The effect of anthropogenic activities on the phosphorus-buffering intensity of the two contrasting rivers in northern China

The effect of anthropogenic activities on the phosphorus-buffering intensity of the two... The phosphorus (P)-buffering ability of suspended particulate matter (SPM) from the Ziya River Mainstream (ZRM) and the Luanhe River (LR) of northern China was investigated in this study. Forty samples of SPM from the ZRM and LR were collected in October and November of 2016. The ZRM has slow flow and poor water quality, while the LR has fast flow and reasonably good water quality. Under a scanning electron microscope, the SPM from the ZRM had a more complex microstructure than that from the LR, perhaps because of the slower flow and heavier pollution in the ZRM. P fractions in both SPM and water samples were determined using standard measurement and testing program methods. The equilibrium P concentration was used to determine the influence of SPM on soluble reactive P (SRP) concentrations. These SRP fractions were used to evaluate the P-buffering intensity of the two rivers. Differences in SPM microstructure resulted in the SPM from ZRM having a stronger P-buffering ability than the LR, making SPM an effective vector for SRP. Anthropogenic activities likely contributed to the differences in both microstructures of the SPM and P-buffering intensity of the rivers. A conceptual model was developed to show how anthropogenic activities influence the P-buffering intensity of the two rivers. As far as we know, this is the first time that the P-buffering intensity has been compared between two rivers that have been severely impacted by anthropogenic activities. Our findings provide an important reference for similar rivers worldwide. http://www.deepdyve.com/assets/images/DeepDyve-Logo-lg.png Environmental Science and Pollution Research Springer Journals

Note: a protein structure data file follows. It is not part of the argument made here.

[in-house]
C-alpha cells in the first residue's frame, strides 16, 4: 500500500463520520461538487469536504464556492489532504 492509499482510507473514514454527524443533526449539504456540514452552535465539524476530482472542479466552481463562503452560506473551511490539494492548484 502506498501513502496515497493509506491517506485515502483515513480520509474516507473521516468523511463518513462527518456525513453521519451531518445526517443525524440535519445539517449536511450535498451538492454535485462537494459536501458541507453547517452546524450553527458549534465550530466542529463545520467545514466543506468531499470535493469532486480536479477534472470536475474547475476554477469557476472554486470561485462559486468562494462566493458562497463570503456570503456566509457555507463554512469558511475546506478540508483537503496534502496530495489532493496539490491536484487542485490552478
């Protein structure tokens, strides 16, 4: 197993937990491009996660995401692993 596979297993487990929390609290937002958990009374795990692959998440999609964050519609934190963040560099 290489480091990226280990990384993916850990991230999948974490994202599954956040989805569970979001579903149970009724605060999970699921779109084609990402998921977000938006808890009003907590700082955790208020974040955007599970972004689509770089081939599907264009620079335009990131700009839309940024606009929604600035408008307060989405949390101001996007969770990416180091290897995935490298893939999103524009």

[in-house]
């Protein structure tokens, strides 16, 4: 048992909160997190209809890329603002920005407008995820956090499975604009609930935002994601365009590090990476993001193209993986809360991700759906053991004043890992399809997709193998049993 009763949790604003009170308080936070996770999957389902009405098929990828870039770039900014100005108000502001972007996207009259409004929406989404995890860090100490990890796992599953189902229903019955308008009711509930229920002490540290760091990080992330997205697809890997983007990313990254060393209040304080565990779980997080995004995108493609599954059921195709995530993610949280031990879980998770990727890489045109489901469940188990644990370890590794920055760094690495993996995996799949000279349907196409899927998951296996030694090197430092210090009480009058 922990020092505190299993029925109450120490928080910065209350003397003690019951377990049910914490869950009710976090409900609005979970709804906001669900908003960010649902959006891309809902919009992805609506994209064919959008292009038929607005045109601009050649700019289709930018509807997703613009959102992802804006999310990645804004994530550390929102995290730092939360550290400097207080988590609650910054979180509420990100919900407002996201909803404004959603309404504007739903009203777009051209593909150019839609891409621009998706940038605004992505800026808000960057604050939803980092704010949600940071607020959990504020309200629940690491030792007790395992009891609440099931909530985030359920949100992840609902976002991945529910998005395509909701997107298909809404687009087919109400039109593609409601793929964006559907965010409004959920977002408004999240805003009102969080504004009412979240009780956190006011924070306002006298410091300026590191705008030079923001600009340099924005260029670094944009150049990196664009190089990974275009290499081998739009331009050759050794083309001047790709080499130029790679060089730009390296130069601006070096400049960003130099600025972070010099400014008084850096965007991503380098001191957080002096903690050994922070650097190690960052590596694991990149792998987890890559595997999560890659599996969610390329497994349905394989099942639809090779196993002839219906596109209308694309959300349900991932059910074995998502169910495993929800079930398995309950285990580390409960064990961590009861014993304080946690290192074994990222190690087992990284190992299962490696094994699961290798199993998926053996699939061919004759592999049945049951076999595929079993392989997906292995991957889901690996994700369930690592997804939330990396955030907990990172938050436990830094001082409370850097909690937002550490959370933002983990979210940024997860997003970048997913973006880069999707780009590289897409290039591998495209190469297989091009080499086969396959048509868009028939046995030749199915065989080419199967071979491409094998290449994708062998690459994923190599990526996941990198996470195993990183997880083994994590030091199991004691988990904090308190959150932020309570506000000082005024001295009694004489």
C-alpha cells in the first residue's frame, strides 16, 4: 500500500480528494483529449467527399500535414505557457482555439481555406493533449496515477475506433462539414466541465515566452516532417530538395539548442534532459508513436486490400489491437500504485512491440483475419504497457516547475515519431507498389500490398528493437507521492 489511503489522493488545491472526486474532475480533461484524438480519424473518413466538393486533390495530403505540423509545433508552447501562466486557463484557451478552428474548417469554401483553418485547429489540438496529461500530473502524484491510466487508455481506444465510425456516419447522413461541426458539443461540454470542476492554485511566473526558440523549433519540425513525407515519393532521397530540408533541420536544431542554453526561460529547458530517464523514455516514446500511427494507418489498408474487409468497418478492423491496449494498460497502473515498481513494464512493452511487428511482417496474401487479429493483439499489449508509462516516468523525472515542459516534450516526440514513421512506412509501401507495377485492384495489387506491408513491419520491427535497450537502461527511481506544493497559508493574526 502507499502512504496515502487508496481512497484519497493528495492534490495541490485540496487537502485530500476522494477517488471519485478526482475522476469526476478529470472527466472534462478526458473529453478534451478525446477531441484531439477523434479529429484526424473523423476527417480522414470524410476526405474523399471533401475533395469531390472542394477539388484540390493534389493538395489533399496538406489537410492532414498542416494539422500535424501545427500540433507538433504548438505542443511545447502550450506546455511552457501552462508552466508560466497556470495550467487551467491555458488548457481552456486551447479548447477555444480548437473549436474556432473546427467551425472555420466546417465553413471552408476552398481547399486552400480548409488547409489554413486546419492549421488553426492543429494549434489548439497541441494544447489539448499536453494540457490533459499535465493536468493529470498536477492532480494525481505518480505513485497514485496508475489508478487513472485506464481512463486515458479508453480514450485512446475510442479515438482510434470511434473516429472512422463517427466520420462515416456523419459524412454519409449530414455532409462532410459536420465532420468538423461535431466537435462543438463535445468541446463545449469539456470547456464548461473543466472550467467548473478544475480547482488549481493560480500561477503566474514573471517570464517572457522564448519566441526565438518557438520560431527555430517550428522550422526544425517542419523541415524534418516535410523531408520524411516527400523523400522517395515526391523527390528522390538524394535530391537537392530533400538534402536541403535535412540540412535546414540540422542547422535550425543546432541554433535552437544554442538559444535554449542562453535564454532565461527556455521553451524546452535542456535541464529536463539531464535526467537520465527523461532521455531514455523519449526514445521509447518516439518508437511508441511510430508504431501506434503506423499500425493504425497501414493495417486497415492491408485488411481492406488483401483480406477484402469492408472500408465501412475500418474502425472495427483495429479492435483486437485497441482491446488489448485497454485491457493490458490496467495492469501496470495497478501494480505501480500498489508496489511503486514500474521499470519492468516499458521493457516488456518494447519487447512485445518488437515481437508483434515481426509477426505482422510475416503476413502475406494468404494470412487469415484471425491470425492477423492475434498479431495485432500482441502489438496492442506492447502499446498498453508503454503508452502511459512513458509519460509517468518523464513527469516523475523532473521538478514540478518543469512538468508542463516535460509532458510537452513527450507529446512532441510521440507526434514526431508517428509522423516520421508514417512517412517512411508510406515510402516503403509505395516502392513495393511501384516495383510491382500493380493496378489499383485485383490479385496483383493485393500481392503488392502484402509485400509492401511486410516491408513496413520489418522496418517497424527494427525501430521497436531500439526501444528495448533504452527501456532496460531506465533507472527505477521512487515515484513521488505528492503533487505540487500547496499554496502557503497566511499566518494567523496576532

The effect of anthropogenic activities on the phosphorus-buffering intensity of the two contrasting rivers in northern China

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Publisher
Springer Journals
Copyright
Copyright © 2018 by Springer-Verlag GmbH Germany, part of Springer Nature
Subject
Environment; Environment, general; Environmental Chemistry; Ecotoxicology; Environmental Health; Atmospheric Protection/Air Quality Control/Air Pollution; Waste Water Technology / Water Pollution Control / Water Management / Aquatic Pollution
ISSN
0944-1344
eISSN
1614-7499
D.O.I.
10.1007/s11356-018-2337-z
Publisher site
See Article on Publisher Site

Abstract

The phosphorus (P)-buffering ability of suspended particulate matter (SPM) from the Ziya River Mainstream (ZRM) and the Luanhe River (LR) of northern China was investigated in this study. Forty samples of SPM from the ZRM and LR were collected in October and November of 2016. The ZRM has slow flow and poor water quality, while the LR has fast flow and reasonably good water quality. Under a scanning electron microscope, the SPM from the ZRM had a more complex microstructure than that from the LR, perhaps because of the slower flow and heavier pollution in the ZRM. P fractions in both SPM and water samples were determined using standard measurement and testing program methods. The equilibrium P concentration was used to determine the influence of SPM on soluble reactive P (SRP) concentrations. These SRP fractions were used to evaluate the P-buffering intensity of the two rivers. Differences in SPM microstructure resulted in the SPM from ZRM having a stronger P-buffering ability than the LR, making SPM an effective vector for SRP. Anthropogenic activities likely contributed to the differences in both microstructures of the SPM and P-buffering intensity of the rivers. A conceptual model was developed to show how anthropogenic activities influence the P-buffering intensity of the two rivers. As far as we know, this is the first time that the P-buffering intensity has been compared between two rivers that have been severely impacted by anthropogenic activities. Our findings provide an important reference for similar rivers worldwide.

Journal

Environmental Science and Pollution ResearchSpringer Journals

Published: Jun 3, 2018

References

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